• Jeff Proctor

What is a "Eupsychia"?

Updated: Sep 18

Think for a moment about the groups of people who help you feel the most alive.

Where do you feel like the best version of yourself?

With whom do you really grow?

I’m thinking of my best friends, a few clients I’m honored to support, and my team at work. Each is a small, meaningful community in which I’m fortunate to participate. They are supportive, growth-oriented groups in which we all help each other be our best.

What do members of your groups do to help you grow?

How do you contribute to their growth?

Famed psychologist Abraham Maslow proposed a thought experiment in which he asked readers to compare the potential of a hypothetical deserted island society full of highly self-actualizing people with a randomly-populated society. Maslow called the former society a Eupsychia (pronounced you-sigh-key-uh), a term he coined to describe a “psychologically healthy culture.” In a Eupsychia, the way people felt about themselves–and the ways they would treat each other–would create conditions for ever-increasing individual growth and societal progress. It would be a place of mutual benefit and support; where the prevailing values and norms of behavior would elevate each contributor to the culture. If “hurt people hurt people,” Maslow suggests healthy people help heal each other and propel one another toward ever-increasing growth.

In addition to serving as a platform for individual growth, Eupsychias might well be free and prosperous societies. Maslow believed that our tendency to restrict freedom is the result of our own lack of self-actualization. It is what we do when we fail to transcend our own deficiencies. The norms and behaviors in Maslow’s psychologically healthy (ie. “eupsychian”) cultures, however, create the conditions for self-actualization, freedom, and prosperity. Maslow scholar Scott Barry Kaufman explains: “Instead of being driven by fears, anxieties, suspicions, and the constant need to make demands on reality, [the self-actualizer] is more accepting and loving of oneself and others.” When people are part of these accepting and supportive communities, they create more freedom and progress.

Do such eupsychian places actually exist? While Maslow’s thought experiment proposed a perhaps unreachable ideal, I’ve been fortunate to get a glimpse into several “near-Eupsychias”, and I’m compelled to believe that many more are possible. I’ve worked with a “sober active community” that welcomes anyone with 48 hours of sobriety to join a fitness-based group of peers in recovery. I have met over 200 convicted felons who work together to develop entrepreneurial skills and mindsets inside prisons. And I’ve dined at–and professionally supported–a restaurant almost entirely run by young people coming out of the juvenile justice system. In these, and many more cases, I’ve watched people who much of society has given up on create and enjoy micro-cultures of which I am legitimately envious.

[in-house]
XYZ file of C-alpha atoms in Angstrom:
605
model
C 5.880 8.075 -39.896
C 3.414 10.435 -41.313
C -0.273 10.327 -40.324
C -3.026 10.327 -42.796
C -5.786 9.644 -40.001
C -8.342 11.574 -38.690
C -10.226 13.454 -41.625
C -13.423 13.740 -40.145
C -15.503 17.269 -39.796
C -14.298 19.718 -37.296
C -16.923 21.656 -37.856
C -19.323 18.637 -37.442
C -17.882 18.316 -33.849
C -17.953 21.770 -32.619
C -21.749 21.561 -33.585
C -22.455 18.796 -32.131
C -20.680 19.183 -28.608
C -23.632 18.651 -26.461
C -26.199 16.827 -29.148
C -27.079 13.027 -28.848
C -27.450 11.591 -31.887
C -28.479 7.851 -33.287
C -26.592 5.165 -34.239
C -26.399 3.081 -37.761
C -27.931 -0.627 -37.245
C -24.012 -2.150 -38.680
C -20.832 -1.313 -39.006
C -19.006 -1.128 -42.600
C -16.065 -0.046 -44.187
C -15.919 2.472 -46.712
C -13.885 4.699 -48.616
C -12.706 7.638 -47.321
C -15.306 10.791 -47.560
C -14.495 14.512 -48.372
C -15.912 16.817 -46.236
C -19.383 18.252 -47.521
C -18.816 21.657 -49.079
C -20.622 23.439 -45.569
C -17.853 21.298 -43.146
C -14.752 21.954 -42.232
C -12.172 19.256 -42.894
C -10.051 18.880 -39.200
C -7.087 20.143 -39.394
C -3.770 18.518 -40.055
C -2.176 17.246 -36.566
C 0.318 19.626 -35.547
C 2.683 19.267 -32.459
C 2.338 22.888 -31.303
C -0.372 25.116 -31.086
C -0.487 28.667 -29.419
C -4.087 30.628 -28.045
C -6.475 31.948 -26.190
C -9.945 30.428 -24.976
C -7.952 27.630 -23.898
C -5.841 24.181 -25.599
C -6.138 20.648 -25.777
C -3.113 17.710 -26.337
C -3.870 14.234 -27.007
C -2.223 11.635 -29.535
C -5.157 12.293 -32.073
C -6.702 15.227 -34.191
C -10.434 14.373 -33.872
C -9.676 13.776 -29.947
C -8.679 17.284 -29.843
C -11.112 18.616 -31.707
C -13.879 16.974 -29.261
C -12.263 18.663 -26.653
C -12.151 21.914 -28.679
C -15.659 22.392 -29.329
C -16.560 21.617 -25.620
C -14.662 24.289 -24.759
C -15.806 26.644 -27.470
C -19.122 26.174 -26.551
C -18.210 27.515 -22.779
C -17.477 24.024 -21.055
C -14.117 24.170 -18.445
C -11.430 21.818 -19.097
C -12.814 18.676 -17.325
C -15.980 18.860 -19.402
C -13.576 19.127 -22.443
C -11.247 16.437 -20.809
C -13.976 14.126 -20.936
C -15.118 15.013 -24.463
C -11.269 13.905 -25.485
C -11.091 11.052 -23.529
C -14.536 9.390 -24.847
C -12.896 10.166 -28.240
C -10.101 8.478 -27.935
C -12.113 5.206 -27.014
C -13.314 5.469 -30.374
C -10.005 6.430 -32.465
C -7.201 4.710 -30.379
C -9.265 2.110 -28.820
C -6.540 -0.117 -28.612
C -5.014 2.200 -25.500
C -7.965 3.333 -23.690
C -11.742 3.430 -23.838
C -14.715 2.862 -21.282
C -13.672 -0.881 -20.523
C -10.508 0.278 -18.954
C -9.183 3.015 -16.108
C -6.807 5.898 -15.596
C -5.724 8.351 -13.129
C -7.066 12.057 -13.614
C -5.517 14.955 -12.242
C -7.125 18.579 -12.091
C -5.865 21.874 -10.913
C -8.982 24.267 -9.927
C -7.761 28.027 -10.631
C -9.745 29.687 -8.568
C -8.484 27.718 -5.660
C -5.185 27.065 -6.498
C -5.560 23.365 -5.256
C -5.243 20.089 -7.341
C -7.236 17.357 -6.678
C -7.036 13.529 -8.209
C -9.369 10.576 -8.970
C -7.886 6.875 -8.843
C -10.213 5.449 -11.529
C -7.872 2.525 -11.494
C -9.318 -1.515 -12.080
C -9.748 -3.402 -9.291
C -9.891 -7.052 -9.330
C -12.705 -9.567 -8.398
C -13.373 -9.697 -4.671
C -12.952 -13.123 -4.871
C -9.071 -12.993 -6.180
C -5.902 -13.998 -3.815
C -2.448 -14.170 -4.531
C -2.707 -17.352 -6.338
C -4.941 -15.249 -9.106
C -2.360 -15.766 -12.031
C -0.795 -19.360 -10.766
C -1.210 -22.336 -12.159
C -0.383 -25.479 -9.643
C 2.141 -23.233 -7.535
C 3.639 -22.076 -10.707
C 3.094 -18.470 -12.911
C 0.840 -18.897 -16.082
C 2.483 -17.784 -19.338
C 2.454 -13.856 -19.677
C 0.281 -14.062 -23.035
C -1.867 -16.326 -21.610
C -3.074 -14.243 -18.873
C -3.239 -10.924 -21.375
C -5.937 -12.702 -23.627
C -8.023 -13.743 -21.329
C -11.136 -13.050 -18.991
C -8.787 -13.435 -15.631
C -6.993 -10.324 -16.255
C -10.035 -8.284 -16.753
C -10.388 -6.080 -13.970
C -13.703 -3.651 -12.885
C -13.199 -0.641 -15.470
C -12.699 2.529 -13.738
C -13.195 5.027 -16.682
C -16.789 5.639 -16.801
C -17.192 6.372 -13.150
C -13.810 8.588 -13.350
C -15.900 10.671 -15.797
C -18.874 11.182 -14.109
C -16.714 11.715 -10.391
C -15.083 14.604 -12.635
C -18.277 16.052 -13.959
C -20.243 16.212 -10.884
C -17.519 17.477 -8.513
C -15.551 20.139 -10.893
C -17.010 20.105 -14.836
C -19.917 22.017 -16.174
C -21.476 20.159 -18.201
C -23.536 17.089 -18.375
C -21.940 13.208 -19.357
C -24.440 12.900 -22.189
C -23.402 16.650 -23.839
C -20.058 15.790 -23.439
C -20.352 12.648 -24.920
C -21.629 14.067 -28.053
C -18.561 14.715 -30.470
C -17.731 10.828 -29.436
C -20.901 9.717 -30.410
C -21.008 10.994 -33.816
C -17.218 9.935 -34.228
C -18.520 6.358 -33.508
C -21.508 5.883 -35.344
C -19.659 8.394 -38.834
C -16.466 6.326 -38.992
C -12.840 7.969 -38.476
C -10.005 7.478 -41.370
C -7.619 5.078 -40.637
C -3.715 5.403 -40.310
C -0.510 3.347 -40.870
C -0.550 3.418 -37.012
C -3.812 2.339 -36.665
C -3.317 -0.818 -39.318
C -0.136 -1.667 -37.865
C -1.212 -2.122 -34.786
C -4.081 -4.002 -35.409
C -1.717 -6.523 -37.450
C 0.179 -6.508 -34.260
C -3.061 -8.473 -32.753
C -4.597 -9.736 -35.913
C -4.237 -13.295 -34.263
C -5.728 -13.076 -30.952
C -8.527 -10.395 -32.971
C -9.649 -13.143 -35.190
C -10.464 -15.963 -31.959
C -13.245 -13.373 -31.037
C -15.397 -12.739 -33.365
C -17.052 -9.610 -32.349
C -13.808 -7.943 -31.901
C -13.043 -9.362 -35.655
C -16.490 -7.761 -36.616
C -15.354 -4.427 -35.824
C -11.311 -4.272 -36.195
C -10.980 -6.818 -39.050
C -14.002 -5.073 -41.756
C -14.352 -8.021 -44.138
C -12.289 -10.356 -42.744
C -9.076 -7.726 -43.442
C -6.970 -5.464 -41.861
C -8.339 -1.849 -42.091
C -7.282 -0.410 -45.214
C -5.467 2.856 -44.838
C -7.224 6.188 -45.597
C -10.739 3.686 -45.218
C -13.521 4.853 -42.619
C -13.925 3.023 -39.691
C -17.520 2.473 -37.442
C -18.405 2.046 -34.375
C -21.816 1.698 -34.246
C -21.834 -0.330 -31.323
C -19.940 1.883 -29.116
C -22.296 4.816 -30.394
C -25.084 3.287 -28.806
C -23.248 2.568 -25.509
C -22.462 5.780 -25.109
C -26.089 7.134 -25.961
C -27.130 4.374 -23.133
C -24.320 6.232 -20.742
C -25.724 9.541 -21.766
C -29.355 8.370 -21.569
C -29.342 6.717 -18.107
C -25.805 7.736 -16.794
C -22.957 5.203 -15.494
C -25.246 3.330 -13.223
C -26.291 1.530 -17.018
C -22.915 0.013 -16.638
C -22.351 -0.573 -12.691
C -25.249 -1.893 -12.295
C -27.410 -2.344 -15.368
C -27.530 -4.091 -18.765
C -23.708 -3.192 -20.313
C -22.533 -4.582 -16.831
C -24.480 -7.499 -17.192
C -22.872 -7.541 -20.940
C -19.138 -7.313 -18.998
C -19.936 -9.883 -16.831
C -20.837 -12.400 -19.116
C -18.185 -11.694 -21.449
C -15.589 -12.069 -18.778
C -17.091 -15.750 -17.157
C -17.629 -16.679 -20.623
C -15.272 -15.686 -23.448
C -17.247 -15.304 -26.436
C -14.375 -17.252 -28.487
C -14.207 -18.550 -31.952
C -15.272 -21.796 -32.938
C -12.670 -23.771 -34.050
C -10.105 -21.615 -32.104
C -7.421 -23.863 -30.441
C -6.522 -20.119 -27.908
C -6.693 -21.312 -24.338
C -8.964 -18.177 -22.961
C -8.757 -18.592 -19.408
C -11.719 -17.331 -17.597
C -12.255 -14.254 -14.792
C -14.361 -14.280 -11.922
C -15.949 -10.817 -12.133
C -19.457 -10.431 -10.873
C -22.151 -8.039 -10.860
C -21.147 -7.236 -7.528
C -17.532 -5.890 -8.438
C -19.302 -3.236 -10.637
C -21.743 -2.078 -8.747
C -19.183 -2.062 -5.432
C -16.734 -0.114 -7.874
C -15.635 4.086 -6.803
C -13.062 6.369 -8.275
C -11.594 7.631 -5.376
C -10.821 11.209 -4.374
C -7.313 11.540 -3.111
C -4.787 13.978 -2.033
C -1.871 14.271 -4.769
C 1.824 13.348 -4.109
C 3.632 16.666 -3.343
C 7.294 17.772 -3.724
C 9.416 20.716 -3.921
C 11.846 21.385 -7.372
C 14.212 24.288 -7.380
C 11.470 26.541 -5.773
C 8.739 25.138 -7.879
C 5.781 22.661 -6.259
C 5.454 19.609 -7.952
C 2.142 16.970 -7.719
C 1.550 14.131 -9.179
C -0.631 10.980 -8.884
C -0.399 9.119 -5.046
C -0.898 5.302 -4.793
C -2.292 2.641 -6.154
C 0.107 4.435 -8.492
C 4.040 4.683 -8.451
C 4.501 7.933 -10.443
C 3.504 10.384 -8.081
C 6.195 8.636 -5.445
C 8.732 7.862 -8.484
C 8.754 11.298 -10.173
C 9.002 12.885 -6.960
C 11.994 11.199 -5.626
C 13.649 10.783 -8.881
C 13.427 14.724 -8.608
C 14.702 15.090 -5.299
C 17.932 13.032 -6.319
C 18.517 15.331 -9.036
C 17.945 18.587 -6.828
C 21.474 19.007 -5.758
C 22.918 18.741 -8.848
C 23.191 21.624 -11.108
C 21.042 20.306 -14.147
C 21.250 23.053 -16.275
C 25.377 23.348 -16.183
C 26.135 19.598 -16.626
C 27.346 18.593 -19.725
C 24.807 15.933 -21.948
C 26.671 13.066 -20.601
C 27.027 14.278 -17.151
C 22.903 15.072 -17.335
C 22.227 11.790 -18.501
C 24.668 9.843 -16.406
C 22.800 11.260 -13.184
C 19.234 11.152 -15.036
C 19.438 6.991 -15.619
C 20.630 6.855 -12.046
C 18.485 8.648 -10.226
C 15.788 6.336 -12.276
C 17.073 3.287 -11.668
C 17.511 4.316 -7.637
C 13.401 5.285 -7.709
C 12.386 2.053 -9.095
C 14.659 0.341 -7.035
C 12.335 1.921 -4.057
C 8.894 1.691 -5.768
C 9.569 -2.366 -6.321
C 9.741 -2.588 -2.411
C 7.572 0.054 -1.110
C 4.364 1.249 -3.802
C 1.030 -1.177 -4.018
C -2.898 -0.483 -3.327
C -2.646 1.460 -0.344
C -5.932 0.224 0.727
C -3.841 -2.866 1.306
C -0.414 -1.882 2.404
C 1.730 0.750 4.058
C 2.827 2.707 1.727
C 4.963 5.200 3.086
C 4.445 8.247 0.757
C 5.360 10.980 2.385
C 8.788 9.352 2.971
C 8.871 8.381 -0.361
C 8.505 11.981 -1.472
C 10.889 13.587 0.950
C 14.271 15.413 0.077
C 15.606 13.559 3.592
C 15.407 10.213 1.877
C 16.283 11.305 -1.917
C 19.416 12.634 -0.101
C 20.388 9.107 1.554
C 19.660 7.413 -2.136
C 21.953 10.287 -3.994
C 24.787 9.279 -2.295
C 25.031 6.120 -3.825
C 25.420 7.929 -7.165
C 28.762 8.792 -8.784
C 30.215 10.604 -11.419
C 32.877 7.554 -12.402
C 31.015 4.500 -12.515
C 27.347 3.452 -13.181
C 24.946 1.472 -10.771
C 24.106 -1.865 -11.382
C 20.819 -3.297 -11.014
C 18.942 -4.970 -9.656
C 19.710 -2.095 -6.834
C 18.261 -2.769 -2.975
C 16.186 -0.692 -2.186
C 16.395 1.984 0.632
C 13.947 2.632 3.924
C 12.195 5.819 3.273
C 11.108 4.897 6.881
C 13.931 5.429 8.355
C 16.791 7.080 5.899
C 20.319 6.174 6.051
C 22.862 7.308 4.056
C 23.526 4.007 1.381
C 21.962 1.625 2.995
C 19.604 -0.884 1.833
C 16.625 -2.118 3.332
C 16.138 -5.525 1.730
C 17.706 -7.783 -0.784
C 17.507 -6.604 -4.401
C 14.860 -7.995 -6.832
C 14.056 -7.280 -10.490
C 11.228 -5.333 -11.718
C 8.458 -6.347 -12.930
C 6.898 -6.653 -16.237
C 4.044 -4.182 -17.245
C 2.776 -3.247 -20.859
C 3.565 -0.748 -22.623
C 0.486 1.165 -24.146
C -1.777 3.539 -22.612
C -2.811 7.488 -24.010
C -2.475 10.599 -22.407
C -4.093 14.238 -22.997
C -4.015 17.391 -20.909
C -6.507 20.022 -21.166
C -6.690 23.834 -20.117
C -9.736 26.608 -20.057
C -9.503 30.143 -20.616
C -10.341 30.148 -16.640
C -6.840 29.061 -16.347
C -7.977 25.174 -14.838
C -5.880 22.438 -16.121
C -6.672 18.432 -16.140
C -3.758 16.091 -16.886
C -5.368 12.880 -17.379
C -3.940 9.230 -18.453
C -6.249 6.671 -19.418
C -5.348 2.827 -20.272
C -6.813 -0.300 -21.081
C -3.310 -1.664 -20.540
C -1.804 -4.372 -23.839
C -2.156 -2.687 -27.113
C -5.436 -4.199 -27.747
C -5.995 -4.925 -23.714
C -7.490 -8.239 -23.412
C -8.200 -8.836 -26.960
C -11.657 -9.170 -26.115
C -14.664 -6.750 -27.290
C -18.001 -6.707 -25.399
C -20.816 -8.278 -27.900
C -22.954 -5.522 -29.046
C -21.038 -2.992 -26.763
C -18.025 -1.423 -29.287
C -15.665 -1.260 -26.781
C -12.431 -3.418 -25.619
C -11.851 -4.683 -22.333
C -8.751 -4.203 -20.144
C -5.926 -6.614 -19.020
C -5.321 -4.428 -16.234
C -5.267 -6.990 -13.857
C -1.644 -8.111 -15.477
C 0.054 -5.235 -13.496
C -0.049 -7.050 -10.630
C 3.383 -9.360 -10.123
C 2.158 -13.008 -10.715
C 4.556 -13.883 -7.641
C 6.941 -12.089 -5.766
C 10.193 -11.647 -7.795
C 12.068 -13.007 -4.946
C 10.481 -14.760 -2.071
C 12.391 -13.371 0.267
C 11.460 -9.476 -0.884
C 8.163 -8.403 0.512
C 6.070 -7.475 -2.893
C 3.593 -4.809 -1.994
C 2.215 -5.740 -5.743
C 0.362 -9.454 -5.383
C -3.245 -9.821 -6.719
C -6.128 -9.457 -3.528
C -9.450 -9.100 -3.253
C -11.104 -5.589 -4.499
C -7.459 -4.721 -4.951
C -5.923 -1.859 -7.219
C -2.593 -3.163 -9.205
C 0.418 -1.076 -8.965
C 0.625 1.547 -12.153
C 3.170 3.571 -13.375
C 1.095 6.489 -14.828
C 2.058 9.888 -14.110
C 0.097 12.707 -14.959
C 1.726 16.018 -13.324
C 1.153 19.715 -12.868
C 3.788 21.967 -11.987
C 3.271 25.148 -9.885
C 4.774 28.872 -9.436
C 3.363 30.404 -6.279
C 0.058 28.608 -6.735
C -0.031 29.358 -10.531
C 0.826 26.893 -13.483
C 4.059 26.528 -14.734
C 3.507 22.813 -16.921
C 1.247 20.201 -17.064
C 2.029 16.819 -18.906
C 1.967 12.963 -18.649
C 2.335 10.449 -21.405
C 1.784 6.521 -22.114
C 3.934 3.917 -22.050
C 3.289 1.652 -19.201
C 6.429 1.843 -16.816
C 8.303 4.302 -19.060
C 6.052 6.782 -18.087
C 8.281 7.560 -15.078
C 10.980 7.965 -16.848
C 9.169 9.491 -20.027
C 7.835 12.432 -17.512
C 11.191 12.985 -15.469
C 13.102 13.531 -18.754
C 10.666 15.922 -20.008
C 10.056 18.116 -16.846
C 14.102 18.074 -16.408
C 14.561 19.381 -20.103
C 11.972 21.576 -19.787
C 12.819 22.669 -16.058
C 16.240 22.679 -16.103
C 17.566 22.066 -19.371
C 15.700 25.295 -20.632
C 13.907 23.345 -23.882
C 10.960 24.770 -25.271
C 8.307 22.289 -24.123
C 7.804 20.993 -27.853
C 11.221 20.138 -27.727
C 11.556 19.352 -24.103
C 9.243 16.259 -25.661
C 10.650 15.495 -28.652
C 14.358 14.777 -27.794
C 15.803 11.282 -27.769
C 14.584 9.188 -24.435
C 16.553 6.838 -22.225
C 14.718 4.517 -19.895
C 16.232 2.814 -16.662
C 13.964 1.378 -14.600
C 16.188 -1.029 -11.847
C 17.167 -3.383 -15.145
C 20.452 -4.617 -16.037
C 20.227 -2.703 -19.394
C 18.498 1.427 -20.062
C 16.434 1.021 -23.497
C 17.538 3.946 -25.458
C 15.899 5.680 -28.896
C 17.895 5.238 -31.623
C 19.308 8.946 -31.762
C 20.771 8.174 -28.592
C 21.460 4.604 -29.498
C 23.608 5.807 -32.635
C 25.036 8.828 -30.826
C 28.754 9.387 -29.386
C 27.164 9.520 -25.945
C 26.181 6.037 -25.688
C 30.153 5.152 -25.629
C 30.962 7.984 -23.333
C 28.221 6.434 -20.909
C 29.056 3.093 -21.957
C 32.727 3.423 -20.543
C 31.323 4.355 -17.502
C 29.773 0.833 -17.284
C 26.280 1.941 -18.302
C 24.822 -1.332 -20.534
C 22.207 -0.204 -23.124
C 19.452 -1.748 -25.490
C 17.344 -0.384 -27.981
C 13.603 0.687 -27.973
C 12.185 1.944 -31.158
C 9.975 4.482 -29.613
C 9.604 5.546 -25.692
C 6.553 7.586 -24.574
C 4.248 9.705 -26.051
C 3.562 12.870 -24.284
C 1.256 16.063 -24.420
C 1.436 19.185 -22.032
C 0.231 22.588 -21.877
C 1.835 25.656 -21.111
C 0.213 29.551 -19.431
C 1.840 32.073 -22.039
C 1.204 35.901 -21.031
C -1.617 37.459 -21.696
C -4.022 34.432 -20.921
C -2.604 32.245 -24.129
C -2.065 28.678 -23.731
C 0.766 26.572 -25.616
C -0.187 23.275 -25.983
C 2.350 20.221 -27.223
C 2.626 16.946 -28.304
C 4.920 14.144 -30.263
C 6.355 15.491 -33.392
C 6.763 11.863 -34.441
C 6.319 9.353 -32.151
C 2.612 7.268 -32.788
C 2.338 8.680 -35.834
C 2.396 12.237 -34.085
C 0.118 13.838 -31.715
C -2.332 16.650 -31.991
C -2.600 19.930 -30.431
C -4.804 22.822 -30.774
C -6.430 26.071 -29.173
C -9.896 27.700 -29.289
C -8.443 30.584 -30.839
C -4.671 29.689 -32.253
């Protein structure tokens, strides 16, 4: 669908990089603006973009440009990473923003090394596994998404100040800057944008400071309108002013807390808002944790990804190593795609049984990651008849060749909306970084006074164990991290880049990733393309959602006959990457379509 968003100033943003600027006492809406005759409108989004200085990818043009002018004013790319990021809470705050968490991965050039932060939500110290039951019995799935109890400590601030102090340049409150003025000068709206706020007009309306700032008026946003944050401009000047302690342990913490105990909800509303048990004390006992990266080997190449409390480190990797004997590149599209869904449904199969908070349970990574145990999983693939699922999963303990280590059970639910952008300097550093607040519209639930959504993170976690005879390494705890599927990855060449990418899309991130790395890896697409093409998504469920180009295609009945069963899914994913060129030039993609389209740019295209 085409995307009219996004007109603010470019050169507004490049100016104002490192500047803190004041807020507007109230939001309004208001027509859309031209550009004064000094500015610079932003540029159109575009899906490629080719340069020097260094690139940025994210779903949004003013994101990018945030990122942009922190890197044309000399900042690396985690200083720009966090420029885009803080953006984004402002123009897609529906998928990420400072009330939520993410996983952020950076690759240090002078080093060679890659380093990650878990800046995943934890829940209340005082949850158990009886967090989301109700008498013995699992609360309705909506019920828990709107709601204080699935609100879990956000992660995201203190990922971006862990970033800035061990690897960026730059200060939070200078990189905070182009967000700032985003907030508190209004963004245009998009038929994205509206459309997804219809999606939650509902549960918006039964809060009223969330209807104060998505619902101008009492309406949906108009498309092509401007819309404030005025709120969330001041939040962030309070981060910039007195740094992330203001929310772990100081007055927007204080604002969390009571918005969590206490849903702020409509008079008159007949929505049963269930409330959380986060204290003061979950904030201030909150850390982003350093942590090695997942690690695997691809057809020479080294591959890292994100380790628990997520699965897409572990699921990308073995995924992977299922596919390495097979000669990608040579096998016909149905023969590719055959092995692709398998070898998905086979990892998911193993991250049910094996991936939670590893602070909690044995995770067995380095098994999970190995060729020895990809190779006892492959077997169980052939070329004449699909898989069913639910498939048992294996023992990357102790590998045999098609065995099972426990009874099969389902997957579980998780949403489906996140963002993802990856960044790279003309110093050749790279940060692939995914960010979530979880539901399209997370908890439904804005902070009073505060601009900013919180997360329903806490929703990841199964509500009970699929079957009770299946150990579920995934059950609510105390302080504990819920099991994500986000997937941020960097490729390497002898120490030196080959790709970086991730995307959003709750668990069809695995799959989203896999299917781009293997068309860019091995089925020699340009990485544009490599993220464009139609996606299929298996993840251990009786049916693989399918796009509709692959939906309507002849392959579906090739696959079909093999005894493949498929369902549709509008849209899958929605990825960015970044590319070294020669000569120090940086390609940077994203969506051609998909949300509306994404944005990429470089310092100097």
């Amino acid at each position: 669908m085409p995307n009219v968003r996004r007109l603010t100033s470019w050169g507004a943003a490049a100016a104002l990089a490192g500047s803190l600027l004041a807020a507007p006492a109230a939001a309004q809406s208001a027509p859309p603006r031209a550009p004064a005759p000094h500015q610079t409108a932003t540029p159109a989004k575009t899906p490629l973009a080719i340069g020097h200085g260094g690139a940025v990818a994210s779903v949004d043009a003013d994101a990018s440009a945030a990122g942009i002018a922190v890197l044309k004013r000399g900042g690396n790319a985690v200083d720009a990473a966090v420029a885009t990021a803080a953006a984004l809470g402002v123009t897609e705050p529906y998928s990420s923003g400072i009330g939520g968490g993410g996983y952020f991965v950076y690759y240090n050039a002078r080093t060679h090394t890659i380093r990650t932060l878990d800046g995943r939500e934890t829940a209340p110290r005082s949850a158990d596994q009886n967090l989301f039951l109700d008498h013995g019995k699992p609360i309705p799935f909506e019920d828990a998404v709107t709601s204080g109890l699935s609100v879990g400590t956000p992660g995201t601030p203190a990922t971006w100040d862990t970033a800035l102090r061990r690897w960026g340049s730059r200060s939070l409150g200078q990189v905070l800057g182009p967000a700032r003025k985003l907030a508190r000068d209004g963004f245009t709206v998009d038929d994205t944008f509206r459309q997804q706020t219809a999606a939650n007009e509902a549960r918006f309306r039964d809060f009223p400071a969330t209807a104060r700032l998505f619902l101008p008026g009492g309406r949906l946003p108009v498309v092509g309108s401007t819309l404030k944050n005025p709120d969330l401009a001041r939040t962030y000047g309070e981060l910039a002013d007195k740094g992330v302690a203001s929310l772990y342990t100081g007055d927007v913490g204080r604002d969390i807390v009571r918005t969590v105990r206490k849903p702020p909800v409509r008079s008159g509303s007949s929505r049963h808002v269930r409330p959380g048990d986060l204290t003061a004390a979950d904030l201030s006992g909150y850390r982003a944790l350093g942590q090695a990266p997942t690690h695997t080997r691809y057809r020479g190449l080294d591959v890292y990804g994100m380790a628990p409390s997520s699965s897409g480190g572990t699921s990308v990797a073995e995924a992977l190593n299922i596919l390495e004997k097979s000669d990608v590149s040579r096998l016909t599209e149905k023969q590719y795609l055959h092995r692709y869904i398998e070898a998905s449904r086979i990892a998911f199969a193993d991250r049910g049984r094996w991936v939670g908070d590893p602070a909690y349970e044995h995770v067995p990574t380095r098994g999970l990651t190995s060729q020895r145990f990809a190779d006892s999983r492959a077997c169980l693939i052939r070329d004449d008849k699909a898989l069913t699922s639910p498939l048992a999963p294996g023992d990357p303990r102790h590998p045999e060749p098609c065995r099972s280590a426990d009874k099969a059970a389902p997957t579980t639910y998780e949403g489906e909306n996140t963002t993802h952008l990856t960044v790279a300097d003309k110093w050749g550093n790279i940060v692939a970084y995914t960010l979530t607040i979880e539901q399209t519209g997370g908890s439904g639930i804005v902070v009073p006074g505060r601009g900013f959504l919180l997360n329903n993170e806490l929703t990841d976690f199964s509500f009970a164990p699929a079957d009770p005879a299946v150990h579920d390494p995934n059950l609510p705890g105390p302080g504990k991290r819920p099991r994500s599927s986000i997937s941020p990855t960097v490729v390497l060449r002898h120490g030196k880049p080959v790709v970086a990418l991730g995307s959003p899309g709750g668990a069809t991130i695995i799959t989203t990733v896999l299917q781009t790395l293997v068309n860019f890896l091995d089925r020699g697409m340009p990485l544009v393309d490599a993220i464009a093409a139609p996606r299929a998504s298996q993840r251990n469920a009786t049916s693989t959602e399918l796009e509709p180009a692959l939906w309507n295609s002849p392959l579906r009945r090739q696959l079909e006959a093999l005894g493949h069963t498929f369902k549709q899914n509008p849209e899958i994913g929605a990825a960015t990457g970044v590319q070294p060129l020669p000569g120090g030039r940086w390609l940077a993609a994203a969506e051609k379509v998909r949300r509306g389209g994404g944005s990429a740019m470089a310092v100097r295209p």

After years of such experiences, I became obsessed with understanding the key ingredients that make up these communities. I began researching emergent order theory alongside positive and humanistic psychology (the latter being Maslow’s effort to focus the field of psychology on such questions). I studied historic and present day scholars on a variety of topics related to emergent communities, self-actualization, and human potential. As a result, I compiled a list of mindsets, beliefs, and behaviors that appear to help create eupsychian communities and cultures (see Becoming Eupsychian–a “living document” designed to serve as a launch pad for community development).

I want each and every person to have the opportunity to truly belong to a community that helps lift them up (and through which they lift up others). I hope that random trips to the grocery store might someday be as beneficial as participation in the communities I’ve mentioned here in this article. So, I’m building a company dedicated to understanding how these communities work and applying that knowledge to help existing communities transform and build new, powerful communities throughout the world. We are already in the early stage of creating several new communities in the entertainment and fashion industries. Each of the communities seeks to inject a healthy dose of eupsychian principles into cultures where they are often difficult to find.

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